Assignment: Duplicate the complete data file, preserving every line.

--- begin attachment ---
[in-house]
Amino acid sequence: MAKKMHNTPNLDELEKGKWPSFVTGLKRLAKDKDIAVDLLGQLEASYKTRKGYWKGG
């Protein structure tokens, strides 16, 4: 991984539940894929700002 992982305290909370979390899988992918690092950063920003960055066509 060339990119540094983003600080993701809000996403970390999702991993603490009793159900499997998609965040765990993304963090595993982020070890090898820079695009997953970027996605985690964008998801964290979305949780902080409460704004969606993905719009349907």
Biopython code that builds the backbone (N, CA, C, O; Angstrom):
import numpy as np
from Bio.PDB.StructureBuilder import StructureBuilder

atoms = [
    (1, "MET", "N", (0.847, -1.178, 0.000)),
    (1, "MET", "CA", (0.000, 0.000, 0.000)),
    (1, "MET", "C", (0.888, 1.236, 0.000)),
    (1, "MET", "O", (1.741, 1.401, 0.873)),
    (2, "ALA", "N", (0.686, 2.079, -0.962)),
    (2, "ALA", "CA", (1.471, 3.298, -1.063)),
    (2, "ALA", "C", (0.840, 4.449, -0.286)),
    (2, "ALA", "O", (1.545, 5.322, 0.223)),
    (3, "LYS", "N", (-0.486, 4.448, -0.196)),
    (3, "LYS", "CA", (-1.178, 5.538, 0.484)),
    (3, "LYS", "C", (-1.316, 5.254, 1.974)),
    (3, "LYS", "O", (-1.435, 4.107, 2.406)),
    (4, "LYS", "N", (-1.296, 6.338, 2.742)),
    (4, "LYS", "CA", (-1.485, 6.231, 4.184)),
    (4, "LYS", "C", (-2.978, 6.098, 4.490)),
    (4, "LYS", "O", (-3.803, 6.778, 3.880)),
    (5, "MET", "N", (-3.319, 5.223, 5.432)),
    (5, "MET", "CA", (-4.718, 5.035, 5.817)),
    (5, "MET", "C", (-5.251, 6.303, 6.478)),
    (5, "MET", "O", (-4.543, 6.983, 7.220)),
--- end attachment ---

[in-house]
Amino acid sequence: MAKKMHNTPNLDELEKGKWPSFVTGLKRLAKDKDIAVDLLGQLEASYKTRKGYWKGG
């Protein structure tokens, strides 16, 4: 991984539940894929700002 992982305290909370979390899988992918690092950063920003960055066509 060339990119540094983003600080993701809000996403970390999702991993603490009793159900499997998609965040765990993304963090595993982020070890090898820079695009997953970027996605985690964008998801964290979305949780902080409460704004969606993905719009349907």
Biopython code that builds the backbone (N, CA, C, O; Angstrom):
import numpy as np
from Bio.PDB.StructureBuilder import StructureBuilder

atoms = [
    (1, "MET", "N", (0.847, -1.178, 0.000)),
    (1, "MET", "CA", (0.000, 0.000, 0.000)),
    (1, "MET", "C", (0.888, 1.236, 0.000)),
    (1, "MET", "O", (1.741, 1.401, 0.873)),
    (2, "ALA", "N", (0.686, 2.079, -0.962)),
    (2, "ALA", "CA", (1.471, 3.298, -1.063)),
    (2, "ALA", "C", (0.840, 4.449, -0.286)),
    (2, "ALA", "O", (1.545, 5.322, 0.223)),
    (3, "LYS", "N", (-0.486, 4.448, -0.196)),
    (3, "LYS", "CA", (-1.178, 5.538, 0.484)),
    (3, "LYS", "C", (-1.316, 5.254, 1.974)),
    (3, "LYS", "O", (-1.435, 4.107, 2.406)),
    (4, "LYS", "N", (-1.296, 6.338, 2.742)),
    (4, "LYS", "CA", (-1.485, 6.231, 4.184)),
    (4, "LYS", "C", (-2.978, 6.098, 4.490)),
    (4, "LYS", "O", (-3.803, 6.778, 3.880)),
    (5, "MET", "N", (-3.319, 5.223, 5.432)),
    (5, "MET", "CA", (-4.718, 5.035, 5.817)),
    (5, "MET", "C", (-5.251, 6.303, 6.478)),
    (5, "MET", "O", (-4.543, 6.983, 7.220)),